We know what you must be thinking: “Aren’t female vampires supposed to be sexy?” That might be the case on True Blood, but we’re not so sure about this girl. They say that beauty is in the eye of the beholder, but the Vampire Woman’s look makes us wonder whether she’s capable of keeping clients from running out of her office screaming. Don’t believe us? See for yourself….

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Not shown: the empty bottle of Jack in this guy's carrel.

Last week, I derisively noted that legal blogs were pushing a silly story in U.S. News about great careers that you can pursue with a law degree. No matter how bad legal hiring gets, law schools like pushing the “you can do anything with a law degree” angle, based on the anecdotal evidence of those who were lucky enough to parlay their J.D. degrees into something non-legal.

Obviously, I’ve got some anecdotes of my own.

But here’s a job, a real live job, that’s actually being offered to law students as we speak (or type). If you really want to know “what you can do with a law degree,” take a freaking look….

double red triangle arrows Continue reading “Things You Can Do With a Law Degree: Bank Teller”

So the matter/case (whatever you call it) is over. You’ve resolved the contract dispute, formed the corporate entity, ended the marriage, had the criminal case dismissed, resolved whatever the client’s issue was for which you were retained.

You’ve taken my advice and narrowly defined the scope of representation in your written, signed, retainer agreement. Now what?

Your guess is that you send a nice letter advising the client that you’re done here, thanking them for retaining you, and possibly reminding them that there’s a balance due.

Not a bad idea.

Not the best idea, but not a bad idea.

I suggest that the end of your representation is where you give the free consultation, instead of at the beginning.

Time for a face to face meeting with the client, to continue the relationship. Time to ask: “Is there anything else I can do for you?”

I’m terrible at this. I rarely do it. I generally say goodbye to the client in court, or with a phone call and tell them to “take care.” I may say, “Call me if you need anything,” but I don’t often take the extra step to continue the client relationship. Many times the relationship is already established through the representation, so I don’t feel the need for the face to face “exit interview,” but I’m missing out on an opportunity, and I know that….

double red triangle arrows Continue reading “The Practice: Do You or Your Client Understand the Scope of Representation? (Part II)”

David Otunga

If you’re a longtime reader of Above the Law, then you’ll remember Harvard Law School graduate and former Sidley associate, David Otunga. We’ve previously written about Otunga’s adventures in reality television on VH1’s I Love New York, his engagement to singer-actress Jennifer Hudson, and his foray into the wonderful world of “professional” wrestling with World Wrestling Entertainment.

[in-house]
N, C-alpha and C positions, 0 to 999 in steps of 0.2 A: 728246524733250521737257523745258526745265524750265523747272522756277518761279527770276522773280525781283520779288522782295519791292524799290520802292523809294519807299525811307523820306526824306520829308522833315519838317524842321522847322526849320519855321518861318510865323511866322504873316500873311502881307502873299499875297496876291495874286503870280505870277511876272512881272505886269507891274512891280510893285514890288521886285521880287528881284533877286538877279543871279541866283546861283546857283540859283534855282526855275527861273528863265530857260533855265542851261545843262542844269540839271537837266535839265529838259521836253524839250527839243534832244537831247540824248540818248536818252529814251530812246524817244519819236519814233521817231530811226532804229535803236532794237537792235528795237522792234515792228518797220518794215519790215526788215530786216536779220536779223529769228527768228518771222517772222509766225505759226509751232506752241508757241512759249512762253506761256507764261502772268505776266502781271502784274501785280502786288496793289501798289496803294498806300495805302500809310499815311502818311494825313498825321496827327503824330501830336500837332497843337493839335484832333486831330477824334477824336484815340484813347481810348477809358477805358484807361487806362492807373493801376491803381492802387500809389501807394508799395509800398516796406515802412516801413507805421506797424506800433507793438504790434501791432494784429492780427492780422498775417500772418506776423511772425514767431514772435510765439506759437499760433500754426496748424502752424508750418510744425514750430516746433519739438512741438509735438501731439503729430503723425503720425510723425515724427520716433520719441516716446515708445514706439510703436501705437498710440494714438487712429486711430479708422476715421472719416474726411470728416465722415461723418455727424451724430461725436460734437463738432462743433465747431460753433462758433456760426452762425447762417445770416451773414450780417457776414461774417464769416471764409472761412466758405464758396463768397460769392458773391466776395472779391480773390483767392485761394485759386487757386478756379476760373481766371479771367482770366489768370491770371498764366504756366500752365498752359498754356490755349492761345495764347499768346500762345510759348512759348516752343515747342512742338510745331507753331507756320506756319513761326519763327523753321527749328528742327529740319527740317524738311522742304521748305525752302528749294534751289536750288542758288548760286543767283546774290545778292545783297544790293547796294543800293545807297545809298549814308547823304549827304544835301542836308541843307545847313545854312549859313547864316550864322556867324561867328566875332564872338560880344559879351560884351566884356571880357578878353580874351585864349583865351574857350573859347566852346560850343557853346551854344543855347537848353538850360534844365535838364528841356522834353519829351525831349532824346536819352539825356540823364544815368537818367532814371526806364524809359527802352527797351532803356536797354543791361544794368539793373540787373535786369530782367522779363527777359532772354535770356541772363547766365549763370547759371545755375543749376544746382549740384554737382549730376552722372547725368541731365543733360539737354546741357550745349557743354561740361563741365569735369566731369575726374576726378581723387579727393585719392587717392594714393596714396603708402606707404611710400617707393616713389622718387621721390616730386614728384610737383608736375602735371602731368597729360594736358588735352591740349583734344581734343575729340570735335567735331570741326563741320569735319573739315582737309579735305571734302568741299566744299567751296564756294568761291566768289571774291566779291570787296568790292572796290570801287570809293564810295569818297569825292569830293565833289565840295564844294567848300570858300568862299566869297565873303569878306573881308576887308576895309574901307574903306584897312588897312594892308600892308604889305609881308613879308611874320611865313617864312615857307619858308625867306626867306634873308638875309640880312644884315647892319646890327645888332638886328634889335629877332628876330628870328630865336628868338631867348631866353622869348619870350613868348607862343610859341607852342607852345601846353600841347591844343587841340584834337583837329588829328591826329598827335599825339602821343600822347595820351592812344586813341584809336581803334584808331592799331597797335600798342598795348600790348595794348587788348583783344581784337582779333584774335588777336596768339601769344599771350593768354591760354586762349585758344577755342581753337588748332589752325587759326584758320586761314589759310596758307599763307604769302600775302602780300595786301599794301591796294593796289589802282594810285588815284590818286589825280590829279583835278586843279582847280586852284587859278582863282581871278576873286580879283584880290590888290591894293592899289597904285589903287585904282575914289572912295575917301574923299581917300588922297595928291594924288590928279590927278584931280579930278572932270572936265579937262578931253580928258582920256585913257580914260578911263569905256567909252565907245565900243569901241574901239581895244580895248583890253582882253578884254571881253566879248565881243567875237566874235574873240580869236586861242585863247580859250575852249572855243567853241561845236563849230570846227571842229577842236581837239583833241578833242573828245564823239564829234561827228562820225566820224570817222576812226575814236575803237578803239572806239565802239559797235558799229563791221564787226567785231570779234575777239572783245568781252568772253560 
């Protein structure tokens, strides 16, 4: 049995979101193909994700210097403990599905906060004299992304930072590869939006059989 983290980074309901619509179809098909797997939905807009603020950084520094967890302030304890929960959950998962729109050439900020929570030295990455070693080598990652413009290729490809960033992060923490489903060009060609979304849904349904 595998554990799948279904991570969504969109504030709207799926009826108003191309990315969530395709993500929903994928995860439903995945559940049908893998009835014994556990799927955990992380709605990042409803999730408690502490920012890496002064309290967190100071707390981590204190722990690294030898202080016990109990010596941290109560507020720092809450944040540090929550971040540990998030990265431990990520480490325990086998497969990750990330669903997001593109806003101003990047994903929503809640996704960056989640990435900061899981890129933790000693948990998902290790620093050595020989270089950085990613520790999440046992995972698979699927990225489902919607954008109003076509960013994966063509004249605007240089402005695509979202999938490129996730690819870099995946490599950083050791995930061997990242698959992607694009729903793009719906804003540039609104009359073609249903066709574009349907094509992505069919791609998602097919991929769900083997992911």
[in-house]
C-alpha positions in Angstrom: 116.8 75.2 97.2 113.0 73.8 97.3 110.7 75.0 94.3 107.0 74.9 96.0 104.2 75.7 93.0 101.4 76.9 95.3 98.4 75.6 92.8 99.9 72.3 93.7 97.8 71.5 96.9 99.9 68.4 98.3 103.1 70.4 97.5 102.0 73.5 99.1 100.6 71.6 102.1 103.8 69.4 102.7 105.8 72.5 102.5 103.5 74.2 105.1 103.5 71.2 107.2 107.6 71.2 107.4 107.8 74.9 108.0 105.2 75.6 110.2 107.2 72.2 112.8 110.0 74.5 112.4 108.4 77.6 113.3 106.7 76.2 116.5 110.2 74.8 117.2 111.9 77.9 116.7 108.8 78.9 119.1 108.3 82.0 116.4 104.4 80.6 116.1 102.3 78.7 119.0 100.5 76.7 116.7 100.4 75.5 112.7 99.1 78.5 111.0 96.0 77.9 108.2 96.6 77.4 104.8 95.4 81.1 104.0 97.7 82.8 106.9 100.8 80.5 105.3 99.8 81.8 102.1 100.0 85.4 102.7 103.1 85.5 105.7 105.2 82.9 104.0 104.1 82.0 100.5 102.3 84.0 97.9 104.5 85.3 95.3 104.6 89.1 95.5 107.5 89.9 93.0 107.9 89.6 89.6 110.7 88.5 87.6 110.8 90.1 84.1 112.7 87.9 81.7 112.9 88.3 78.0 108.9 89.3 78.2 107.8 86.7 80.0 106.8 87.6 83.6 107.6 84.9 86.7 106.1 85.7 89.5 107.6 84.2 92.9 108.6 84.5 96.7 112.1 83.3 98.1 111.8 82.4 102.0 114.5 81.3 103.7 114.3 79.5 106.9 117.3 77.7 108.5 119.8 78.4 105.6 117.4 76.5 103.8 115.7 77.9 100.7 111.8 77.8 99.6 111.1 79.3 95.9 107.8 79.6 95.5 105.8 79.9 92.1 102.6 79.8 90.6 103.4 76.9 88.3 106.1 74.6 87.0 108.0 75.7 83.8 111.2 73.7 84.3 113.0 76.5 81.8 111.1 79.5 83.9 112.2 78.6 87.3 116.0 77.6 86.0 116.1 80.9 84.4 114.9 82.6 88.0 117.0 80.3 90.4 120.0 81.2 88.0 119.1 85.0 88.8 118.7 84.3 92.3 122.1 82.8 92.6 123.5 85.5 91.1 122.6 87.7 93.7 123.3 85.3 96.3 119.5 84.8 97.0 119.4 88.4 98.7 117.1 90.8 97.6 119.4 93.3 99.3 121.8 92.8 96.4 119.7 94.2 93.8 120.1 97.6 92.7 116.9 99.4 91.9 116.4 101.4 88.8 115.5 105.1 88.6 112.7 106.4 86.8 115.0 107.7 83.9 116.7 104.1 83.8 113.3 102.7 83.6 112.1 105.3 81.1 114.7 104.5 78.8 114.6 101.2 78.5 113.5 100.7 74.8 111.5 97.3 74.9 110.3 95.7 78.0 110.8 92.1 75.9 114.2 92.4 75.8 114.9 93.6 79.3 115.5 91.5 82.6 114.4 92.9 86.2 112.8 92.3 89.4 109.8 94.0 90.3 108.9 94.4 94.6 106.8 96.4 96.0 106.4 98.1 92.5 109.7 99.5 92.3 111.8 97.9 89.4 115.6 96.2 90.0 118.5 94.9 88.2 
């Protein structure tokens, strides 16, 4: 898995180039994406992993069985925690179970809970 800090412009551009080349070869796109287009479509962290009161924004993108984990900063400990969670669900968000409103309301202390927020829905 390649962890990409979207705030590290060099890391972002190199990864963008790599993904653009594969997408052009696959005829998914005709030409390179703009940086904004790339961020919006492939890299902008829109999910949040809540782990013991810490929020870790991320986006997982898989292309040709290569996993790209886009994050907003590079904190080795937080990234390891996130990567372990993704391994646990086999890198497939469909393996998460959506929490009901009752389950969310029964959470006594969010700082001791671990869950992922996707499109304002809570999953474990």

Otunga’s been flexing his muscles in the ring since 2008, but our tipsters were unimpressed, noting, “From Harvard Law School to I Love New York to the WWE. Unfortunately the next stop is probably porn.” Well, sorry to disappoint you, but Otunga hasn’t signed up for his porn industry debut just yet. Instead, he took a momentary break from wrestling to make his return to the courtroom.

Was he able to lay down either of his finishing moves (the Verdict and the Case Closed) to pull out a win?

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Meet the new Biglaw. Same as the old Biglaw.

As we mentioned in Morning Docket, the Wall Street Journal has a good article about how various recession-era cutbacks have become entrenched in Biglaw. If you have been paying attention or are a current law student, you know the issues: smaller entry-level classes, stagnant salaries, and a partnership track long enough to make a first-year Ph.D. student laugh.

Basically, if you were already a Biglaw partner when the recession hit, you are likely to say, “What recession?” Your profits per partner have probably gone up, despite the general economy’s woes. Other industries use economic downturns to retool their business models and develop new ways to compete. Not Biglaw. It appears that Biglaw has used the recession to fire a bunch of people, exclude new partners, and keep associate salaries and bonuses at recessionary levels. They haven’t developed a new business model; they’ve just found a way to reduce the costs of the old business model.

Biglaw partner: It’s great work if you can get it. The WSJ even found one partner who was so busy loving himself and his life that he appears to be totally oblivious to the struggles of everybody else…